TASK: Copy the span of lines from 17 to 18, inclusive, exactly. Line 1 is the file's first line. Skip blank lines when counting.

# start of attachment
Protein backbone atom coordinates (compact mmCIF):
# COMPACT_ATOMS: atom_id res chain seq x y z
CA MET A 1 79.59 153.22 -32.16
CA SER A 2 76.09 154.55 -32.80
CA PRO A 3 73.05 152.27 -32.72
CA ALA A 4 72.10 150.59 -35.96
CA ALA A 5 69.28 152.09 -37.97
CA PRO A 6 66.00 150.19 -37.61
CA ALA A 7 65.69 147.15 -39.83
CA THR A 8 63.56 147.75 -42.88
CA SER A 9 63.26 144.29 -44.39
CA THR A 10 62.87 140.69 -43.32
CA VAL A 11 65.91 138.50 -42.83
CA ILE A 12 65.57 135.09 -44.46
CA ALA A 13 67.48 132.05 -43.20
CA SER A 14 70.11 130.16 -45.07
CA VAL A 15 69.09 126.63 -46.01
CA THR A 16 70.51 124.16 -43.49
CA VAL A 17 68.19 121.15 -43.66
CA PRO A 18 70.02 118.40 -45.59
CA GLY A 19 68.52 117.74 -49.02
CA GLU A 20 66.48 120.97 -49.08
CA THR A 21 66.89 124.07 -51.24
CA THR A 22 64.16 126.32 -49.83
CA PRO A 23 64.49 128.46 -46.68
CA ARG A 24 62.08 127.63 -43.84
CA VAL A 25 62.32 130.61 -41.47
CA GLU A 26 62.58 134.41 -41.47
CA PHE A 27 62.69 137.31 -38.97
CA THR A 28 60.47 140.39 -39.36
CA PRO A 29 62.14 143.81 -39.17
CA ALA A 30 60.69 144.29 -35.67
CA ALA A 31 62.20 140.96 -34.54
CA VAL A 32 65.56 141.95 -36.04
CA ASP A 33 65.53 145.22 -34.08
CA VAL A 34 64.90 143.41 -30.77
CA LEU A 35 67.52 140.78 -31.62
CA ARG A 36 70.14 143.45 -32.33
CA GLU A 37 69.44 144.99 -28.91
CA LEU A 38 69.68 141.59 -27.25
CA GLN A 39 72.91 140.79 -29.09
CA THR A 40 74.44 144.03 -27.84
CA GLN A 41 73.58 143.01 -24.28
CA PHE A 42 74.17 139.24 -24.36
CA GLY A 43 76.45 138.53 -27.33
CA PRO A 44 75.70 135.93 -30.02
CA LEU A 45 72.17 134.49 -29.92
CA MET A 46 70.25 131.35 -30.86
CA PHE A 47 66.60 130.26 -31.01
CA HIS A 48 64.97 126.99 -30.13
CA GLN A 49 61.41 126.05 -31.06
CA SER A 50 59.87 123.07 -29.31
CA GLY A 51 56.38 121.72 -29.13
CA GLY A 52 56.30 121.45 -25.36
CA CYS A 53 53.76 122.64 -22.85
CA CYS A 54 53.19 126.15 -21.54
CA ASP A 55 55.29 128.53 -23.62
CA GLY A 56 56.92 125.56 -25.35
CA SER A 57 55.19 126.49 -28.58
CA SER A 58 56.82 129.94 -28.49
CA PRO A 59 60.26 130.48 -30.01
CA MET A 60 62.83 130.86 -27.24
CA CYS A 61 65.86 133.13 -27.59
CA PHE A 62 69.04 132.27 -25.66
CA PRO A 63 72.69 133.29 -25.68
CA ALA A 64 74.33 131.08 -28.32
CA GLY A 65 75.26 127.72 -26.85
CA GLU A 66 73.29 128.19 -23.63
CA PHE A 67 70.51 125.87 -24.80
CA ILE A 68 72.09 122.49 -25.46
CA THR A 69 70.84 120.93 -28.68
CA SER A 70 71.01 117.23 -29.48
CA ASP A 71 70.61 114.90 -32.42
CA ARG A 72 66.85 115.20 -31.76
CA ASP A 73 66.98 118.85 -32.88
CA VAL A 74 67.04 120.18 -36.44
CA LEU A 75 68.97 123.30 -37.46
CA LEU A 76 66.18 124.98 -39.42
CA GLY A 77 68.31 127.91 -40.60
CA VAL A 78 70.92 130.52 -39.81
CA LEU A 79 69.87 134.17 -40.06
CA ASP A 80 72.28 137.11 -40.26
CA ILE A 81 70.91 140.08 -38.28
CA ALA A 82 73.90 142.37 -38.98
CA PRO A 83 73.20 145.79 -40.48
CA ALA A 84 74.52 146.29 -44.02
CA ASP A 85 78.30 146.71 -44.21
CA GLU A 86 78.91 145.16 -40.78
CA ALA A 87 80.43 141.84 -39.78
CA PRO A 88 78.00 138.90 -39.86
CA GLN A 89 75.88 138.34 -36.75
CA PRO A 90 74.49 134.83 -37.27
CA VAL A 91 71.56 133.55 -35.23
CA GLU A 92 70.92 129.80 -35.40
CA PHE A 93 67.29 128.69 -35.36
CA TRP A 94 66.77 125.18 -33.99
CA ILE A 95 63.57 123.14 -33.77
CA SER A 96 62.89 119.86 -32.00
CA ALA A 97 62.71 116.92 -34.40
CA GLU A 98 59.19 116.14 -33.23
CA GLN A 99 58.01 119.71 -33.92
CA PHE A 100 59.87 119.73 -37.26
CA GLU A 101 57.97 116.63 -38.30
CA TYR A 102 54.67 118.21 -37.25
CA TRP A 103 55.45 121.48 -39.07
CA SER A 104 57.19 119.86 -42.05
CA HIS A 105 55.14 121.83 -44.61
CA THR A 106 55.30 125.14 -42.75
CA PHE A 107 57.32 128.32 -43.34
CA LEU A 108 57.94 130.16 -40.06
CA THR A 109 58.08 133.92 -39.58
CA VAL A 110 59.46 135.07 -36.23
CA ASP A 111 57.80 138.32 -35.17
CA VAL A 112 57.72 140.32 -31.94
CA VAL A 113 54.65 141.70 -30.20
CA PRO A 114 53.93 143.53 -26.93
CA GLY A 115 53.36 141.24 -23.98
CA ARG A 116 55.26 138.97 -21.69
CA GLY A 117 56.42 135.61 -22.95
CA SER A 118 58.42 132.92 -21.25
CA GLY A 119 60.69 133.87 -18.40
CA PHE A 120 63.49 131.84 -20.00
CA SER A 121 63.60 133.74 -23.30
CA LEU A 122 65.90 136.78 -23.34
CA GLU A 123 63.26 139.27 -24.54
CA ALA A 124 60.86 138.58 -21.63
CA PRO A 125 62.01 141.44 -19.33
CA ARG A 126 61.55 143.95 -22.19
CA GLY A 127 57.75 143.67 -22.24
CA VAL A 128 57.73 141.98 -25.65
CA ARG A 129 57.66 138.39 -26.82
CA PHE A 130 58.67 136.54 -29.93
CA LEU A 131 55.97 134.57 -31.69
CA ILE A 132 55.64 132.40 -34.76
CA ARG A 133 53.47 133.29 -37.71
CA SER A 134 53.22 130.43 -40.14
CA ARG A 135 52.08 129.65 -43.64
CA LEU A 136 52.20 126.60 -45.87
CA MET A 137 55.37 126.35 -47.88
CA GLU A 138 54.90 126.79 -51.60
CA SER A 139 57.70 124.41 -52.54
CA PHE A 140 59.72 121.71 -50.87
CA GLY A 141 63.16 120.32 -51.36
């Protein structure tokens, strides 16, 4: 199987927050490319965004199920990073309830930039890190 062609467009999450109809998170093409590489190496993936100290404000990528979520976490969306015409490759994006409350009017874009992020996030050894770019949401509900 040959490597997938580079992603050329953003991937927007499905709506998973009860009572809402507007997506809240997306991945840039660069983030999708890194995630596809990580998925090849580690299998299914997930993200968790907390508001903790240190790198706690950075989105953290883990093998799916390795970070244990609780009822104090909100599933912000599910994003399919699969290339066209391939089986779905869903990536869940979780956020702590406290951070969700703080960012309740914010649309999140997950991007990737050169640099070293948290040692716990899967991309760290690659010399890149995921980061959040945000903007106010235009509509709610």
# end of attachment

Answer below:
CA VAL A 15 69.09 126.63 -46.01
CA THR A 16 70.51 124.16 -43.49